But that's not to say you can't turn a beef roast into some kickass sandwiches! You just don't need to serve them cold. I decided to move forward with the tri-tip roast, the favorite from the original tasting.
How to Make Tri-Tip Beef Roast With Shallot Jus
Step 1: Season and Roast the Tri-Tip
The day before cooking the roast, season it generously on all sides with kosher salt, then tie the roast with butcher's twine (if your butcher didn't take care of that for you already). Tri-tip's irregular shape makes it prone to uneven cooking, since the thinner tail end of the muscle will cook faster than the thicker end. Trussing the roast with twine helps minimize this problem.
Refrigerate the roast overnight on a wire rack set inside a rimmed baking sheet. When you're ready to cook the roast, transfer it to an oven set to 225°F (105°C). Then simply slow-roast the tri-tip until it registers 115°F (46°C) at its thickest point. (The thinner end of the roast will be a little more cooked, but will still end up at the medium-rare temperature that we are looking for after the reverse-sear step.) This should take about an hour and a half.
Step 2: Start the Jus
A good roast deserves a tasty sauce to accompany it. I love cutting the richness of beef with a sharp and creamy horseradish sauce, or even just some sinus-clearing mustard, but a Sunday roast needs a jus.
While the tri-tip is roasting in the oven, I start preparing a simple and quick jus. I bring a quart of beef stock (or brown chicken stock) and a cup of red wine to a simmer in a saucepan, and reduce the mixture until it thickens slightly and measures about two cups. While the stock and red wine mixture simmers away, I thinly slice a pound of shallots to add later on.
Step 3: Sear the Roast
Just before the tri-tip comes out of the oven, it's time to start preparing for your sear. Heat two tablespoons of vegetable oil in a cast iron or stainless steel skillet over high heat. When the oil begins smoking, add the roast to the pan and brown it on all sides.
The key to this step is getting even contact between the beef and the hot skillet, while frequently rotating the meat to prevent it from scorching and overcooking around the edges. I like to use a weight to press down on the roast, which ensures an even sear.
A heavy skillet or Dutch oven (with its bottom wrapped in aluminum foil to prevent any unwanted carbon residue from being transferred to the surface of the roast) will do the trick, but I also really love the design of the Chef's Press weights pictured above. They're compact and stackable, and they have a handle, which makes them easy to maneuver during cooking.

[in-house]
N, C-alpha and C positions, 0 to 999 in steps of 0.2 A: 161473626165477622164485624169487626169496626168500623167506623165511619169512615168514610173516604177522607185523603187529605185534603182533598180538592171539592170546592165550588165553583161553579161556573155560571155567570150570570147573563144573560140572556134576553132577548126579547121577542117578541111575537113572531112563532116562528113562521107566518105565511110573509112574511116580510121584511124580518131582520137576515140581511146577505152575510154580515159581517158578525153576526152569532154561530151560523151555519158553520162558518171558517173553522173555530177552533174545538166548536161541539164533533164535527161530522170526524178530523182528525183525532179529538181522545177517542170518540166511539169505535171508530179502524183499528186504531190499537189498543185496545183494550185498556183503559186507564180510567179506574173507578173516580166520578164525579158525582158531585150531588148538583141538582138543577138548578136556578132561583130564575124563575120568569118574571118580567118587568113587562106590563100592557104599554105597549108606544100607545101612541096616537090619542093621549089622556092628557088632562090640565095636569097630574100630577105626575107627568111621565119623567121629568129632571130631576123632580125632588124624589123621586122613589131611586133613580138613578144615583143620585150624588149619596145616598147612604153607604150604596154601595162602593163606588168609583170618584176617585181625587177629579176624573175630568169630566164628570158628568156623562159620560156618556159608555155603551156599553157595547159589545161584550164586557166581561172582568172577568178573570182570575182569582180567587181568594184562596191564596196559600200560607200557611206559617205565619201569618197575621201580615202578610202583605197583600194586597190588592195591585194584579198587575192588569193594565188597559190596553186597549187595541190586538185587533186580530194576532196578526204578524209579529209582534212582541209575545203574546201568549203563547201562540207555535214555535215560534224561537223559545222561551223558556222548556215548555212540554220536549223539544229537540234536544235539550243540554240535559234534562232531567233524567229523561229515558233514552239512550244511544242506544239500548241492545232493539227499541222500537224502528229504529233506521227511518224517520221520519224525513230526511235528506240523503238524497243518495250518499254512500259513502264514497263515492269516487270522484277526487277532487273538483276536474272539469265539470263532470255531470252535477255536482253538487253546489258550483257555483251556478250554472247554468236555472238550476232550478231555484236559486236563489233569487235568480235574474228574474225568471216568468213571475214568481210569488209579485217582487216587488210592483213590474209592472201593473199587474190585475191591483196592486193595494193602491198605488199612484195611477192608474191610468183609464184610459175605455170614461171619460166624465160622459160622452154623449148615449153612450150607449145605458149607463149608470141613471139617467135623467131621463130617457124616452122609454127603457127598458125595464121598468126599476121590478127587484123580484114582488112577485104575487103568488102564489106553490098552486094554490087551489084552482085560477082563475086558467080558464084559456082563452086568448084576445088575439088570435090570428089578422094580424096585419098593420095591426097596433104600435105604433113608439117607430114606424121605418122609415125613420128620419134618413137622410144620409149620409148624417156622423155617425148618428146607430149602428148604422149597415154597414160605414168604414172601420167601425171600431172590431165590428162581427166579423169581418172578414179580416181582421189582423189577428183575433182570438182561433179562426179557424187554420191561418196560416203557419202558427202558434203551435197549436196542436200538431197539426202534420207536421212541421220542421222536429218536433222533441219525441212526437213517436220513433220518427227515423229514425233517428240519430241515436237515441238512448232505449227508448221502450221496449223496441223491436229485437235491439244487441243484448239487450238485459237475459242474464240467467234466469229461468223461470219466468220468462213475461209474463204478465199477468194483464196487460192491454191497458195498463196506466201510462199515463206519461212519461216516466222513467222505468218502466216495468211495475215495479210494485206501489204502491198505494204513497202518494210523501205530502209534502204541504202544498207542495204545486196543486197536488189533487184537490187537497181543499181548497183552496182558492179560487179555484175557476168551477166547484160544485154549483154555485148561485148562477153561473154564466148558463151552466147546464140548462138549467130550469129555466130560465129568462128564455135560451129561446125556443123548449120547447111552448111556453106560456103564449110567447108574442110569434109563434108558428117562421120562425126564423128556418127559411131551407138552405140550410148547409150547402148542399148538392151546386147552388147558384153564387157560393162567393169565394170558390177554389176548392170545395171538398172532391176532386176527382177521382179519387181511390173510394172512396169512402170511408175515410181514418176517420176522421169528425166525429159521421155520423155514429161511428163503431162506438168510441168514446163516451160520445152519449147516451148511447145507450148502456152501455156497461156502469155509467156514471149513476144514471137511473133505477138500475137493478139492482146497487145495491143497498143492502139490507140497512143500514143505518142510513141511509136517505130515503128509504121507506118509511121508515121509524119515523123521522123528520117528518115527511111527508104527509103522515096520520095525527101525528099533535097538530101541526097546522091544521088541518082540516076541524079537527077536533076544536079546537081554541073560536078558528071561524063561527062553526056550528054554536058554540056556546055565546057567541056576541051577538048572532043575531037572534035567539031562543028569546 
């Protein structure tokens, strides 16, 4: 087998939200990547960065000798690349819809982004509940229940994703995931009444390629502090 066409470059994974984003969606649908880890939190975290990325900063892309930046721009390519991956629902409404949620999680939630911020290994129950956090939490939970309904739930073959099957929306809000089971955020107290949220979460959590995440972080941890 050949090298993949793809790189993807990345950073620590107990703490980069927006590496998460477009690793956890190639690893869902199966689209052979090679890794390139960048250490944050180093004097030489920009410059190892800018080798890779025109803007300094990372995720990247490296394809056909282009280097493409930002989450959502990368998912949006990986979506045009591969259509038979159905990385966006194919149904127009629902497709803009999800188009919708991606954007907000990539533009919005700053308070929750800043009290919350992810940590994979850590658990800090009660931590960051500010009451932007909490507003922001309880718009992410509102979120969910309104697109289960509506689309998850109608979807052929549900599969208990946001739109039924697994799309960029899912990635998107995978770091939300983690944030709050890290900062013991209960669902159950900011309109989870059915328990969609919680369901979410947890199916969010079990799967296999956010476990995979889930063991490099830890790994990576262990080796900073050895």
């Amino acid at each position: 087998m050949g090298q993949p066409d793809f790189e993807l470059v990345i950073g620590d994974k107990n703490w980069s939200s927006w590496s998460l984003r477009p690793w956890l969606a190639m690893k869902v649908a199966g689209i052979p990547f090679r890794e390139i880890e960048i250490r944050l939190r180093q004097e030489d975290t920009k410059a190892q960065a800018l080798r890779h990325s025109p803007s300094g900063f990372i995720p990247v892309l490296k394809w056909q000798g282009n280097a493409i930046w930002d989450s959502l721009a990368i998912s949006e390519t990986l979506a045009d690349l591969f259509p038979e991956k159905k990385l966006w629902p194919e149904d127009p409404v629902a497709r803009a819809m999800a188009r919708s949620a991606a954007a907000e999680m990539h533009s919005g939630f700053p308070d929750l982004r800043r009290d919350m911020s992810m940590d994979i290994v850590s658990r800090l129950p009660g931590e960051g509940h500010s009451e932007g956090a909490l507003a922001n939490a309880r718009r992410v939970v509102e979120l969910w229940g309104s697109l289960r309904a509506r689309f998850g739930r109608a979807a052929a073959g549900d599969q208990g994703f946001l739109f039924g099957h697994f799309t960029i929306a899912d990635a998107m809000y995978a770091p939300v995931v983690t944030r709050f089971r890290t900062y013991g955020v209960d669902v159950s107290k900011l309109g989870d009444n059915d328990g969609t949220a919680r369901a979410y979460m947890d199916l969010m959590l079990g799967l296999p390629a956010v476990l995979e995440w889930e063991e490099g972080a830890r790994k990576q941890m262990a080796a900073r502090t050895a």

While you're searing, pay particular attention to the fat cap on the roast, making sure to brown it evenly. Undercooked, flabby fat is never fun to chew on. If the skillet begins to smoke aggressively, and the roast begins to char rather than brown, reduce the heat slightly, to medium-high.
During this step, you will naturally spend more time browning the thicker end of the roast, thanks to its larger surface area. Doing so will also help even out the internal temperature of the roast. Once the tri-tip is well browned on all sides, transfer it to a cutting board and let it rest for a few minutes.
Step 4: Finish the Jus
While the beef is resting, it's time to add the sliced shallots to the skillet full of roasted beef fat and browned meat bits. Cook them until they're softened and browned, then deglaze the skillet with a quarter cup of red wine, making sure to scrape up any fond from the bottom of the pan.
Finally, transfer the shallot mixture to the saucepan with the reduced stock and red wine, and bring it to a simmer. I like to finish off the jus with a tablespoon of soy sauce to bump up the sauce's beefy umami notes and balance the sweetness of the red wine and shallots.
Step 5: Slice and Serve
This is it: It's time to get your slice on. Start by cutting away the butcher's twine, then find the grain on the roast. You'll notice that the grain on the tri-tip changes direction about halfway through the roast, which means you'll have to reposition the roast while slicing to make sure that you are always cutting against the grain.
If you're serving this as a beef roast, you'll want to cut the tri-tip into quarter-inch-thick slices, which will be perfectly manageable for people to cut up with steak knives at the table. For sandwiches, though, try to cut the meat into thinner, bite-size slices. Serve up the tri-tip with plenty of jus, as part of an affordable Sunday or holiday roast spread, or as a messy and delicious take on the warm French dip sandwich.